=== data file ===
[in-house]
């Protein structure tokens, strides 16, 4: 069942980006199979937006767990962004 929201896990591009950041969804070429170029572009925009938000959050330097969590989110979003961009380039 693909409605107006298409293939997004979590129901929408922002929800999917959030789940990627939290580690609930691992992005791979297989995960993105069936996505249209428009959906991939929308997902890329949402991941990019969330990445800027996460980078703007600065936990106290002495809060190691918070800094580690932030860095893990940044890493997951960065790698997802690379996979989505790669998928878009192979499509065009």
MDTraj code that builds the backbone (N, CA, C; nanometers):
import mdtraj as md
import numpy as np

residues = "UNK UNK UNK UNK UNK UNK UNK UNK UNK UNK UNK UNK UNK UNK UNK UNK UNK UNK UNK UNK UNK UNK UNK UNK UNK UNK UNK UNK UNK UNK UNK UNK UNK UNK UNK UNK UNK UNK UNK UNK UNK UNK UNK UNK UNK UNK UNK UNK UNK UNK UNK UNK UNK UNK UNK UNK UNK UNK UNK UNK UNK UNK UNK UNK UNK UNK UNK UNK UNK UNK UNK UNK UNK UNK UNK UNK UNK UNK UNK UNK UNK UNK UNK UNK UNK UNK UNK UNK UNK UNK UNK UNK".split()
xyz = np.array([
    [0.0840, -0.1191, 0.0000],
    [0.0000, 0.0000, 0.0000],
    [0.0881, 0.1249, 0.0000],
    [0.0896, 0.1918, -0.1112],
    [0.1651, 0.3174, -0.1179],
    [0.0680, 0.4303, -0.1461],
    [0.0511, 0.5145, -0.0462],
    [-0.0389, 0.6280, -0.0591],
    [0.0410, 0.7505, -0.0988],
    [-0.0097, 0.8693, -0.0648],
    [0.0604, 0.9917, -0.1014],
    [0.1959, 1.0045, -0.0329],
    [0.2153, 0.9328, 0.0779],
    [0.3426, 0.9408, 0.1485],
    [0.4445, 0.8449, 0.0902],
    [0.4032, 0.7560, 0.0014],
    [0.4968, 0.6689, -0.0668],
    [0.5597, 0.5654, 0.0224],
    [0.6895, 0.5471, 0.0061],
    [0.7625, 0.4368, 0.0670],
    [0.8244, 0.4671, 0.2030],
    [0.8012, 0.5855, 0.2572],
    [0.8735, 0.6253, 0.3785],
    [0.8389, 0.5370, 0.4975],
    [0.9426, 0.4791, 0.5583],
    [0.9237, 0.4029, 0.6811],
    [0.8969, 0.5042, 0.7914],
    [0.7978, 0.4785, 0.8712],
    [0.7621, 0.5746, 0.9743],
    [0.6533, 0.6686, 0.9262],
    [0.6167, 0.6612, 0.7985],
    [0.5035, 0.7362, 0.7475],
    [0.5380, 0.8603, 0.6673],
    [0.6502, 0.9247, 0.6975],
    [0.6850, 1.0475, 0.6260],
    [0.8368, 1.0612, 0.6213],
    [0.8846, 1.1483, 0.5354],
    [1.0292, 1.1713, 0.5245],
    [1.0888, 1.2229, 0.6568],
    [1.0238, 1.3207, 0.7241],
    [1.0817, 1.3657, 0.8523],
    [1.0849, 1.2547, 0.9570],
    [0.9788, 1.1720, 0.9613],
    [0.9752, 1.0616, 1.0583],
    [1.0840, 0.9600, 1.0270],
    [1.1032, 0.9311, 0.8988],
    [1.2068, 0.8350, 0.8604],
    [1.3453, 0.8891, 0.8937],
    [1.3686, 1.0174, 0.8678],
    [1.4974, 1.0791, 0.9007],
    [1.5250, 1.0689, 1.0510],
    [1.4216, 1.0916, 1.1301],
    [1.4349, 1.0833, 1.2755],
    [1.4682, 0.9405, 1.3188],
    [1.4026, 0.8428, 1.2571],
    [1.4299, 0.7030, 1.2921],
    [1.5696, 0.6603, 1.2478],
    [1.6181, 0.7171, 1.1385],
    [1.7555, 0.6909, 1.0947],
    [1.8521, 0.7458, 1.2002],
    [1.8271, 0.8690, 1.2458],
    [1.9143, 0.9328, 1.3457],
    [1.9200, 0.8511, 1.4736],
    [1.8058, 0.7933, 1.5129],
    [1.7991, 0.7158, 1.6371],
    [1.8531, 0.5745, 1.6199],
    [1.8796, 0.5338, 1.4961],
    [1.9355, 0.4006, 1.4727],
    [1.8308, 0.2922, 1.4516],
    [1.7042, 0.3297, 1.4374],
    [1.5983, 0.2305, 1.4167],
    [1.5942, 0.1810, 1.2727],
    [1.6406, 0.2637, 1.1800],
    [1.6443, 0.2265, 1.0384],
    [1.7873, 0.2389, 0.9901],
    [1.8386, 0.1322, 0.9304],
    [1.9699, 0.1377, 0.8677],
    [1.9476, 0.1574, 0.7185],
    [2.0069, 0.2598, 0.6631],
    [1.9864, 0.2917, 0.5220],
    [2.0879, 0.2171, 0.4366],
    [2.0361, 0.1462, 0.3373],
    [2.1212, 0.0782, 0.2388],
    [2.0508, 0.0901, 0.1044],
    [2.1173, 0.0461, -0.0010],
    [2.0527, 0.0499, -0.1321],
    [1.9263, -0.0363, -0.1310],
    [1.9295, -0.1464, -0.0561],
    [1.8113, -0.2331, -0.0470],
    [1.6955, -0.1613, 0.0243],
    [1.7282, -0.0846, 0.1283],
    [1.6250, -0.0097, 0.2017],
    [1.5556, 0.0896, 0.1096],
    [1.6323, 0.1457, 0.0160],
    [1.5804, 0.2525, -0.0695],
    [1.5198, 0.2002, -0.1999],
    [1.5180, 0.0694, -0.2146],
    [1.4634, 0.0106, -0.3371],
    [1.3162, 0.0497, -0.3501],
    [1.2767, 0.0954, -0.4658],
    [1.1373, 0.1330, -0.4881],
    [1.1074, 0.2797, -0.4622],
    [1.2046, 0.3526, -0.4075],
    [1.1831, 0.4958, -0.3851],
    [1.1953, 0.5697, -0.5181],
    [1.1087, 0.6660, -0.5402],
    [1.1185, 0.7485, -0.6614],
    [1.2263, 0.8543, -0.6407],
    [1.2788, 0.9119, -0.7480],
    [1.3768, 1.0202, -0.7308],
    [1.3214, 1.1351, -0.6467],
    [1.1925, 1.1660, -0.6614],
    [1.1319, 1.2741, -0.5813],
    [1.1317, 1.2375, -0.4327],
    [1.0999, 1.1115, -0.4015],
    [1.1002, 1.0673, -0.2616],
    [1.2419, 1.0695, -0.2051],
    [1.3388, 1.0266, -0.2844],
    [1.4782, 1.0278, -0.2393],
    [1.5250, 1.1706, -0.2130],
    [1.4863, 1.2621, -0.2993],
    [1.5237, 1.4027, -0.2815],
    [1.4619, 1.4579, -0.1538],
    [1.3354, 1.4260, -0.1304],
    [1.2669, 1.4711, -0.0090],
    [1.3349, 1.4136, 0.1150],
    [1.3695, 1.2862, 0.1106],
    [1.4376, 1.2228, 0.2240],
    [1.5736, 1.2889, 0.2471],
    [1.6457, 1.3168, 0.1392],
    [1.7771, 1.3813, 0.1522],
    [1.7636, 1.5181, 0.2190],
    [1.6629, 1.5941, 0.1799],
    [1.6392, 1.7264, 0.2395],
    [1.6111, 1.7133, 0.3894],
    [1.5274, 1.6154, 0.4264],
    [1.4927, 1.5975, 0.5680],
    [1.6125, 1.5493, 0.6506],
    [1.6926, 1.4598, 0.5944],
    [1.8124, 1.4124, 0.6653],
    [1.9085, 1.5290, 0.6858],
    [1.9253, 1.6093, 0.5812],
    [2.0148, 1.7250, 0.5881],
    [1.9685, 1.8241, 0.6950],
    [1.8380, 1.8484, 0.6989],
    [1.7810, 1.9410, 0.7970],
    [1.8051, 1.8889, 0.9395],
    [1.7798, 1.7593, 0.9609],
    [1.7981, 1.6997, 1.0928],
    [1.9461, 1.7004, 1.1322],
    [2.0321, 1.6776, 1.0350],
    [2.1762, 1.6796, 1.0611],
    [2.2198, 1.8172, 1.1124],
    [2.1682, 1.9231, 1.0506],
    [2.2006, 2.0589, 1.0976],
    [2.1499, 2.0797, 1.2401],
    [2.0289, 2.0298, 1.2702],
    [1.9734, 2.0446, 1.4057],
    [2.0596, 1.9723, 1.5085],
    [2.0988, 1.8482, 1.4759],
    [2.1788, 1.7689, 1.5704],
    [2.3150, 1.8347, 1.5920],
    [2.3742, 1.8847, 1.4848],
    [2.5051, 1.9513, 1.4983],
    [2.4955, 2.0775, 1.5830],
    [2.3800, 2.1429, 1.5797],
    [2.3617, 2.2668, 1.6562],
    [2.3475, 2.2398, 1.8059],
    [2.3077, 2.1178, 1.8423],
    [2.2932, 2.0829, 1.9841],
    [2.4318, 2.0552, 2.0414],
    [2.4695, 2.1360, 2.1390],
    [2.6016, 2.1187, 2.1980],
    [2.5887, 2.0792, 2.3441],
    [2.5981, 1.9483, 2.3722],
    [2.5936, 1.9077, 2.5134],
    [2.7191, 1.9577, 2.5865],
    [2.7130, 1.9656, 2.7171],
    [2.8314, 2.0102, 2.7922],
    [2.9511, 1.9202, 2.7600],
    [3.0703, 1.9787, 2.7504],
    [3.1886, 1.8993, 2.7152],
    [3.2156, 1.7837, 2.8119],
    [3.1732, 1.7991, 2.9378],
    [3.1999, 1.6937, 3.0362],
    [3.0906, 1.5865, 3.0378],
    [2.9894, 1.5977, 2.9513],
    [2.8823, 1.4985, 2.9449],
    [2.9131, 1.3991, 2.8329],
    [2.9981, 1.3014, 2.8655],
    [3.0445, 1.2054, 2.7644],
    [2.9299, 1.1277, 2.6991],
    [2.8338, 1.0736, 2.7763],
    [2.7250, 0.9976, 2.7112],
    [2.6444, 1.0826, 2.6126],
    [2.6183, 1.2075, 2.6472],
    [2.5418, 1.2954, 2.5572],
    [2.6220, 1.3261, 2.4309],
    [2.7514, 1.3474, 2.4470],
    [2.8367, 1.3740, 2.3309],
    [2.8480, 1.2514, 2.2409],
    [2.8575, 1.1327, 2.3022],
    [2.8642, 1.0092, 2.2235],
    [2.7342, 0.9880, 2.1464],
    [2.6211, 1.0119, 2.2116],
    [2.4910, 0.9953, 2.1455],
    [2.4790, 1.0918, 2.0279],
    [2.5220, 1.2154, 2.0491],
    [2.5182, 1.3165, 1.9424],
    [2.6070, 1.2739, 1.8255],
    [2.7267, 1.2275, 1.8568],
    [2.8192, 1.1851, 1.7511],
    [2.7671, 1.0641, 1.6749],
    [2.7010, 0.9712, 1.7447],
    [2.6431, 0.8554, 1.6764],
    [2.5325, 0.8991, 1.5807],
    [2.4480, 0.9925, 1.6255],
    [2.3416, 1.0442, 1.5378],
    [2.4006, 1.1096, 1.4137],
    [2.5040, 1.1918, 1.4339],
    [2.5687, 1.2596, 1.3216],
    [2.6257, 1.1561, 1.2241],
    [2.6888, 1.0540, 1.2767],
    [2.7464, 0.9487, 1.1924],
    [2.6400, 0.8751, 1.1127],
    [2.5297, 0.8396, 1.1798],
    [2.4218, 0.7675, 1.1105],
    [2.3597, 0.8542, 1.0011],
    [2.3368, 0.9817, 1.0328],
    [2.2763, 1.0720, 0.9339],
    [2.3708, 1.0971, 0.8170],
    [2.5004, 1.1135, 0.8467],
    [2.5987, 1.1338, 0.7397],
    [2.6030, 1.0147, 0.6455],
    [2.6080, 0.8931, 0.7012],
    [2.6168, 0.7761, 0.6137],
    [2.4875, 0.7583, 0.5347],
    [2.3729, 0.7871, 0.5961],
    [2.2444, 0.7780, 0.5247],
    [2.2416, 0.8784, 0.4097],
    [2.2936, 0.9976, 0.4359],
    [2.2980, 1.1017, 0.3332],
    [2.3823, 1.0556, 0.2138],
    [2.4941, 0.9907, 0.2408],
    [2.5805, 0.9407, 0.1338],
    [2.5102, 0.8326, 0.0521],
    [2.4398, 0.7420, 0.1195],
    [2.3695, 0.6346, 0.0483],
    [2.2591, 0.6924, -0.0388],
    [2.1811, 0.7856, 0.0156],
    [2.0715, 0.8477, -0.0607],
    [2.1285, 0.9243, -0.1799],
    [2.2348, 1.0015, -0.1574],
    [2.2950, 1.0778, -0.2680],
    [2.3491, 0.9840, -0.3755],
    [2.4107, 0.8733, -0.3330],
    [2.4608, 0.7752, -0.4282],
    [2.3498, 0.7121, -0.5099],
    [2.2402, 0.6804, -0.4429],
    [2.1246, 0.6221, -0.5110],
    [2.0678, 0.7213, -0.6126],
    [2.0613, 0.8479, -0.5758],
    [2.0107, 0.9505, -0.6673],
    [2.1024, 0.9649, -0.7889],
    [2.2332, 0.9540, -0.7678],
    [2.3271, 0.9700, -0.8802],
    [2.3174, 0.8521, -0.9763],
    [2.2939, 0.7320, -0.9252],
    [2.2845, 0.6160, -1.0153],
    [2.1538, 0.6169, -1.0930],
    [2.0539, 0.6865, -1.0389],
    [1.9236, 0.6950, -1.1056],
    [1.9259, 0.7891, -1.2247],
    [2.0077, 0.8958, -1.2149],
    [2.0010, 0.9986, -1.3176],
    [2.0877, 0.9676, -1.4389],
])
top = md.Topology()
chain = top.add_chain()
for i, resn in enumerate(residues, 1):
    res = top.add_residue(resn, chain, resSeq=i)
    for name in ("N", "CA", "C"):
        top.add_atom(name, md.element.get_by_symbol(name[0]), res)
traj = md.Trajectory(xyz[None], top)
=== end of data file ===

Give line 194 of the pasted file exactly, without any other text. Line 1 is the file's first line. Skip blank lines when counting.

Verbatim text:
    [2.9894, 1.5977, 2.9513],